Also, Wellesley? Your hills are terrible, just an FYI. That sucker on the way back seemed like Everest. I am glad I only have to run down them in April.

Once I got back to the top of Heartbreak, at about mile 10, I started to feel a little twinge in my left shin but didn’t think anything of it, as I always have some aches and pains. I made my way down the steep part of the hill and stopped at a water station. I noticed the pain was pulsing a bit but as I usually do, I didn’t pay much attention. I thanked everyone for the slushy Gatorade and frozen M & M’s and shoved off. I made it about 100 meters before I felt a searing pain shoot through the edge of my tibia. I stopped dead in my tracks and just uttered the words,


I stood there for a couple of minutes while I massaged the area, hoping it was just an angry muscle. I had a similar pain once before, back during an indoor track season in college. I hesitated a bit, took a step, and then another and gradually picked up my speed. It was now dull but I could still feel it. So, I did the smart thing and decided to bag my long and easy plan and just rip it on back to Wellesley. I actually felt really strong over the last few miles and also absurdly cold. By the time I got back to the church where everyone meets, I could feel my shin shouting at me. It wasn’t so much a deep throbbing pain that I experienced in college but more of a sharp shooting sensation every time I took a step. So, I decided to go back and shower before making myself feel better by going to Felipe’s Taqueria in Harvard Square and eating two burritos. I mean, that’s what normal people do, right?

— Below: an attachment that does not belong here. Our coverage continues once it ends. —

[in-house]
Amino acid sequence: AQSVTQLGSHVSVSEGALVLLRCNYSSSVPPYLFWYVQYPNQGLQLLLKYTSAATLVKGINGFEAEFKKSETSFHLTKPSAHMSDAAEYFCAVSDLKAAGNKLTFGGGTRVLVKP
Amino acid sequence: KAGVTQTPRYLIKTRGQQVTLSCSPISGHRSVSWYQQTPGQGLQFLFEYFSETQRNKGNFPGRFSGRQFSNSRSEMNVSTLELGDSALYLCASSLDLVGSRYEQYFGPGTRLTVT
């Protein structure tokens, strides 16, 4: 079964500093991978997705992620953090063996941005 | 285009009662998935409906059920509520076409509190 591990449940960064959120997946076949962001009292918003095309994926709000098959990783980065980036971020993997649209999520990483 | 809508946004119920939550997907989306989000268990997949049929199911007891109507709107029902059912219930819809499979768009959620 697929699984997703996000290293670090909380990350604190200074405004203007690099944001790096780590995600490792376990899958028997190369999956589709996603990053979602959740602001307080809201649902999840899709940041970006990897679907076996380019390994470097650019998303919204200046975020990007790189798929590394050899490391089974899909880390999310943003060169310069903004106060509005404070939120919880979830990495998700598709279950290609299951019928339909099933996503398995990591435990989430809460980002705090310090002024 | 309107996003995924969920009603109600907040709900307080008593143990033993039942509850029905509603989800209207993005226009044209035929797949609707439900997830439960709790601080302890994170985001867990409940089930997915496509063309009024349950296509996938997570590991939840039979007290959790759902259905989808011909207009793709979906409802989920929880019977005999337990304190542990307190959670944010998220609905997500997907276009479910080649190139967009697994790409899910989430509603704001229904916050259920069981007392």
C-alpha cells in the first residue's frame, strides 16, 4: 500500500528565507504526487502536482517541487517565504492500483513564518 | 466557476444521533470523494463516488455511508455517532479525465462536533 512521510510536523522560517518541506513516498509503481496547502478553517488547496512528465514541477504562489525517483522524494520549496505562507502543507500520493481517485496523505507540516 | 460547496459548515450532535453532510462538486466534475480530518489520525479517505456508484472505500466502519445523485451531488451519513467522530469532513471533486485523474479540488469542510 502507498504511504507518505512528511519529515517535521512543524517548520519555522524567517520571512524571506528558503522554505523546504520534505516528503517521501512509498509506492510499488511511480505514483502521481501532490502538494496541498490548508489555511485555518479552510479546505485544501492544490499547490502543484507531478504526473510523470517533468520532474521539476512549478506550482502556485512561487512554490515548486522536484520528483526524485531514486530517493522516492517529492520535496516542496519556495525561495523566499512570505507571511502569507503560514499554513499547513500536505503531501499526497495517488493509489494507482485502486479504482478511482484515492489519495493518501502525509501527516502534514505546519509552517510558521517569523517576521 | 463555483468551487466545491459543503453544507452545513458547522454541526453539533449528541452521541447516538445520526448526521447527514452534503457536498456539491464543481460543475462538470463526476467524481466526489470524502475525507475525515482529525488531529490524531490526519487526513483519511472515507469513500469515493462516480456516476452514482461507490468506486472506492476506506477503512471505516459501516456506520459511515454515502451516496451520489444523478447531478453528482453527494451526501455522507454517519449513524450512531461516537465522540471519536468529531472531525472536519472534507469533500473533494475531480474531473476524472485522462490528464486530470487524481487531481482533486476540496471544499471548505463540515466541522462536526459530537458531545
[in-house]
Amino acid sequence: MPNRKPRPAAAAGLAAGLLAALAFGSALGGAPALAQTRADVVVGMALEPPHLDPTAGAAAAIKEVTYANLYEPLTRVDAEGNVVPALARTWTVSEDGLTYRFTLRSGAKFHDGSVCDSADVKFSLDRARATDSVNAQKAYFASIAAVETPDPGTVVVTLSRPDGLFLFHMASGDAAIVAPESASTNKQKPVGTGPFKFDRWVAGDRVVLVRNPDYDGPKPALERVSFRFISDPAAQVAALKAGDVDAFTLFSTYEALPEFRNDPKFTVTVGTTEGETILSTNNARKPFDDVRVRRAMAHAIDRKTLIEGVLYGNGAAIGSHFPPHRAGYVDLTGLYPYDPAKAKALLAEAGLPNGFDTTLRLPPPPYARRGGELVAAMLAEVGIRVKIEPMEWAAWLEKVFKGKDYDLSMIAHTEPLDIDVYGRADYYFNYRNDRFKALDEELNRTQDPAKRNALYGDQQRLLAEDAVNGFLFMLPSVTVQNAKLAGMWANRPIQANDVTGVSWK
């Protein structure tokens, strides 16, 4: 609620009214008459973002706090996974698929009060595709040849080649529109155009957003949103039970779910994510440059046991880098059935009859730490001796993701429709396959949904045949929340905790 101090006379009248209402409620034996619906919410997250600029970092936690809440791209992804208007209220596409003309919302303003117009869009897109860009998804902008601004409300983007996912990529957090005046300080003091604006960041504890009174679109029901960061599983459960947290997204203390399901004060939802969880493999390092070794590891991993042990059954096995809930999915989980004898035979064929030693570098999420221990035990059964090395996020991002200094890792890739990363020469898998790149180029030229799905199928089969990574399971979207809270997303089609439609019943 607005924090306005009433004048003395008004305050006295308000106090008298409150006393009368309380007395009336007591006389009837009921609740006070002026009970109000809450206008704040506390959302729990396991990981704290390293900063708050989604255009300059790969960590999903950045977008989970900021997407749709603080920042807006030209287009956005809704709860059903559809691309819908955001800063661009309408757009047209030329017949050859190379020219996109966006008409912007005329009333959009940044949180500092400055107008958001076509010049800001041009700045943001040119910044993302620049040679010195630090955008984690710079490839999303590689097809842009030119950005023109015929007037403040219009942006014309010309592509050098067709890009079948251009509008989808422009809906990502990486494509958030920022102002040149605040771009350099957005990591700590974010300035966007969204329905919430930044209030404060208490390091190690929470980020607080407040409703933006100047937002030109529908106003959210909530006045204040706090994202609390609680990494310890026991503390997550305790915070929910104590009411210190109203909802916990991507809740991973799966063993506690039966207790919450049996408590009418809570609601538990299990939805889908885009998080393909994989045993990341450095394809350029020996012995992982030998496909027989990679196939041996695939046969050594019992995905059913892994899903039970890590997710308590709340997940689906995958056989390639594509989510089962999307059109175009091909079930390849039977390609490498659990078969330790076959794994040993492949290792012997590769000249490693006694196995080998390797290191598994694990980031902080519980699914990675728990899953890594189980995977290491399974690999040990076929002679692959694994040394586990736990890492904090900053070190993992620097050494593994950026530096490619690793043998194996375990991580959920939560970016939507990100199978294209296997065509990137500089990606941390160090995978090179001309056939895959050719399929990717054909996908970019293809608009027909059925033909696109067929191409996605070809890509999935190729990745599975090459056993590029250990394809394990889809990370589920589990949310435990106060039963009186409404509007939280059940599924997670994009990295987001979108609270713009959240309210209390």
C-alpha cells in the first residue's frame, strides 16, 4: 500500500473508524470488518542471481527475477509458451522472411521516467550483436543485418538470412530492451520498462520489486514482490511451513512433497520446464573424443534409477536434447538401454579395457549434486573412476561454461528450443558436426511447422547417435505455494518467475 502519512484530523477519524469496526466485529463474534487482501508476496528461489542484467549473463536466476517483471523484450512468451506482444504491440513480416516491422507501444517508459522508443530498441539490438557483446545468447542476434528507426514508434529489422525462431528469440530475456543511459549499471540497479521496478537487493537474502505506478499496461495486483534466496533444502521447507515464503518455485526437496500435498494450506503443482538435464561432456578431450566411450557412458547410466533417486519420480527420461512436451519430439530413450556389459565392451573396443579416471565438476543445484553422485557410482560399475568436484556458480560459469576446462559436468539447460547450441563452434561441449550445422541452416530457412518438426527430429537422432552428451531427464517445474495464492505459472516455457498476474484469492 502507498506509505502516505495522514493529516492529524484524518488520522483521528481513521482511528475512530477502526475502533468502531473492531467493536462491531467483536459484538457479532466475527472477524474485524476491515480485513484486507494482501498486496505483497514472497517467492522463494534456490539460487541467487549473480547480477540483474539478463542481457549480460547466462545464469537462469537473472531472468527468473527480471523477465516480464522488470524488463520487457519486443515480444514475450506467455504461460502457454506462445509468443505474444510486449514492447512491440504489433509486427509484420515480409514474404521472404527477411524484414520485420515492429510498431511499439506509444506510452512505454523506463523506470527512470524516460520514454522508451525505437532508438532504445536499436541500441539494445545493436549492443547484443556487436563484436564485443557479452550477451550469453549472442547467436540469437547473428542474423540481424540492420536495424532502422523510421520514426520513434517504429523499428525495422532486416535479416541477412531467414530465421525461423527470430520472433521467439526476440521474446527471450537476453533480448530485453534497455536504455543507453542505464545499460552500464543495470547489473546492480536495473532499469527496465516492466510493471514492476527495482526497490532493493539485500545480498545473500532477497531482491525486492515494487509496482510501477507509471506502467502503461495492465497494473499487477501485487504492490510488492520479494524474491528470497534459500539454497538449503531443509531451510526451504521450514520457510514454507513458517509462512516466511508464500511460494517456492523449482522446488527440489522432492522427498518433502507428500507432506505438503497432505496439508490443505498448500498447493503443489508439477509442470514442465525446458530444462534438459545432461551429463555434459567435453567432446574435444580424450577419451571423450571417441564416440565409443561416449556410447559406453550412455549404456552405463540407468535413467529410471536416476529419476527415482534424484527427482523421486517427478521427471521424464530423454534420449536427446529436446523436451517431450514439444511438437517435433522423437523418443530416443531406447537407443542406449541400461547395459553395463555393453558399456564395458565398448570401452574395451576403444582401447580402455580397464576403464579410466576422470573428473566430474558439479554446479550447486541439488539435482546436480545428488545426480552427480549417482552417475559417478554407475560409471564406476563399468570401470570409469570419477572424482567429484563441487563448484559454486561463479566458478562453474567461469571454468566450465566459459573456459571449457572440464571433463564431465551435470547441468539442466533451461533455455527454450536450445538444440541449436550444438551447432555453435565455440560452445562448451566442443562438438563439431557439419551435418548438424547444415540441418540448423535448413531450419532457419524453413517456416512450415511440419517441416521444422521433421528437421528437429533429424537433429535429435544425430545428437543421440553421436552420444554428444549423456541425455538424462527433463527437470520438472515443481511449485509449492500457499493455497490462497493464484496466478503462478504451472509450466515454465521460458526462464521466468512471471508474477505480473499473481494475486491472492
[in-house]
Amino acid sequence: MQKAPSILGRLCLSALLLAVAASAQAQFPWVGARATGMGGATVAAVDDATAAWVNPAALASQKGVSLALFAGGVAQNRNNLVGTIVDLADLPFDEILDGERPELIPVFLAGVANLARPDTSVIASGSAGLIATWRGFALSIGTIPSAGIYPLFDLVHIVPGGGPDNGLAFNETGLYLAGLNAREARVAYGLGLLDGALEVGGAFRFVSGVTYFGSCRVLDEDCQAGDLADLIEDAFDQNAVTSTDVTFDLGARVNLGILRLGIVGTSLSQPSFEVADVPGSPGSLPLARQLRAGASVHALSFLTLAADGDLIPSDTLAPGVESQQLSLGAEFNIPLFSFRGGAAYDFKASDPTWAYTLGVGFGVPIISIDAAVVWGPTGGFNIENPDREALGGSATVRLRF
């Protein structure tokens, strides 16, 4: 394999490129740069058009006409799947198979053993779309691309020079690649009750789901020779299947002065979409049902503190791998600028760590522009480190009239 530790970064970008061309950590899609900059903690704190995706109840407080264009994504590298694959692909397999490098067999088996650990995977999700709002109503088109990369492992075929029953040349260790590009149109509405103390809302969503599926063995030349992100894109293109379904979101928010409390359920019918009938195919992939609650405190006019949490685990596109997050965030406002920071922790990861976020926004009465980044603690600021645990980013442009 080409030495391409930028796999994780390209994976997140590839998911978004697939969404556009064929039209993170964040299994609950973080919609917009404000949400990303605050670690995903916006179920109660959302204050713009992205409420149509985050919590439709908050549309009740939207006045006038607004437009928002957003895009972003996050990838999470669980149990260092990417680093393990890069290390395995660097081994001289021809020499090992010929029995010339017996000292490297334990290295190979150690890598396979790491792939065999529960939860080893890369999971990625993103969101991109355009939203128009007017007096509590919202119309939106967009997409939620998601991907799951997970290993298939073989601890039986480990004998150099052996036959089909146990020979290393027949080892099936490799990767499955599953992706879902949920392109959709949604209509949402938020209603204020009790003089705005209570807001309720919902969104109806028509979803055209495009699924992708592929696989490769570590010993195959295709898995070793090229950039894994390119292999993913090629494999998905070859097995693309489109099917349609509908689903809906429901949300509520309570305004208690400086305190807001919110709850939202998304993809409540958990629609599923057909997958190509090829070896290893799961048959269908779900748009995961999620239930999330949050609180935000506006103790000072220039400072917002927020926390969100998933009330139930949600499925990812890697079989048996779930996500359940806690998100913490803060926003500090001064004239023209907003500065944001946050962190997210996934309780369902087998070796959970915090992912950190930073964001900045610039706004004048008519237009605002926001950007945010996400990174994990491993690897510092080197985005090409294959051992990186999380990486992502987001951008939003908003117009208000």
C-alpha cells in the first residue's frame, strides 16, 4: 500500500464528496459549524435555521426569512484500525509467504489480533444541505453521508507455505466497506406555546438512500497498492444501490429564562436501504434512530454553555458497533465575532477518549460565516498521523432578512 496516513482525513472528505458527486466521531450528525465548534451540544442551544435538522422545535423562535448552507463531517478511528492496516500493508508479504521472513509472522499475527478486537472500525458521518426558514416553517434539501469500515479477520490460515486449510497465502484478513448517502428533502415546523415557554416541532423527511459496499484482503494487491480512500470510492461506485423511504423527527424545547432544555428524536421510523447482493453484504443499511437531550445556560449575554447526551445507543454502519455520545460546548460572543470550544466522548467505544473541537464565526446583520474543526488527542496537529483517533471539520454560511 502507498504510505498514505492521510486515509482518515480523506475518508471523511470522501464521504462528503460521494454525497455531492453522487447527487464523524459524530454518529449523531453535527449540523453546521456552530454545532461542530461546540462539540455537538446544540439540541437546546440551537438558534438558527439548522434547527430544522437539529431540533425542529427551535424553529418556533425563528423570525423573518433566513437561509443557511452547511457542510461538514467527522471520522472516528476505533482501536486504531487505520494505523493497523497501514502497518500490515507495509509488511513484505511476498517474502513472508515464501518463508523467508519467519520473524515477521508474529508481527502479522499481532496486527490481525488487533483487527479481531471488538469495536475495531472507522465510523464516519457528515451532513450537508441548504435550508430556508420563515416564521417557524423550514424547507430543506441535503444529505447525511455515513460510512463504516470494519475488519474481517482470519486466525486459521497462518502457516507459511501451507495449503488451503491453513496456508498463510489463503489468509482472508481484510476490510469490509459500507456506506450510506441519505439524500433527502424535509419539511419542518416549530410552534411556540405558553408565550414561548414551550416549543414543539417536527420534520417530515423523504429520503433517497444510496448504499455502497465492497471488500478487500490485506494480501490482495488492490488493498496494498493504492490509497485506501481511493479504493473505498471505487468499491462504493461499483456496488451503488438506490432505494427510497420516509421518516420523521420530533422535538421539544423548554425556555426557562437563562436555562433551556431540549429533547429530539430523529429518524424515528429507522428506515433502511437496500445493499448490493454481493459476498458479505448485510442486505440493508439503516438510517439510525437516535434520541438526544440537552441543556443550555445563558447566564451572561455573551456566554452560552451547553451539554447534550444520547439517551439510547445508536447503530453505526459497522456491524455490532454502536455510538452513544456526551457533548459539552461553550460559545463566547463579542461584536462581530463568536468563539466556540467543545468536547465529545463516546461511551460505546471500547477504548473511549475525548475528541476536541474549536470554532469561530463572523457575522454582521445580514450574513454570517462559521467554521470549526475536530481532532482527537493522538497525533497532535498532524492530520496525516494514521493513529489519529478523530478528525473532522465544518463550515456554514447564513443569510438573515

Yup. And I was still hungry after I hammered them. Don’t judge me. Also, if you are as obsessed with burritos as I am, why don’t you head on over here.

You’re welcome.

Walking back to my car, I felt the shooting pain every time I took a step, so I started to get a little worried. I was hoping some time off my feet would let the muscle settle down, but after a two-hour ride home, it was still there.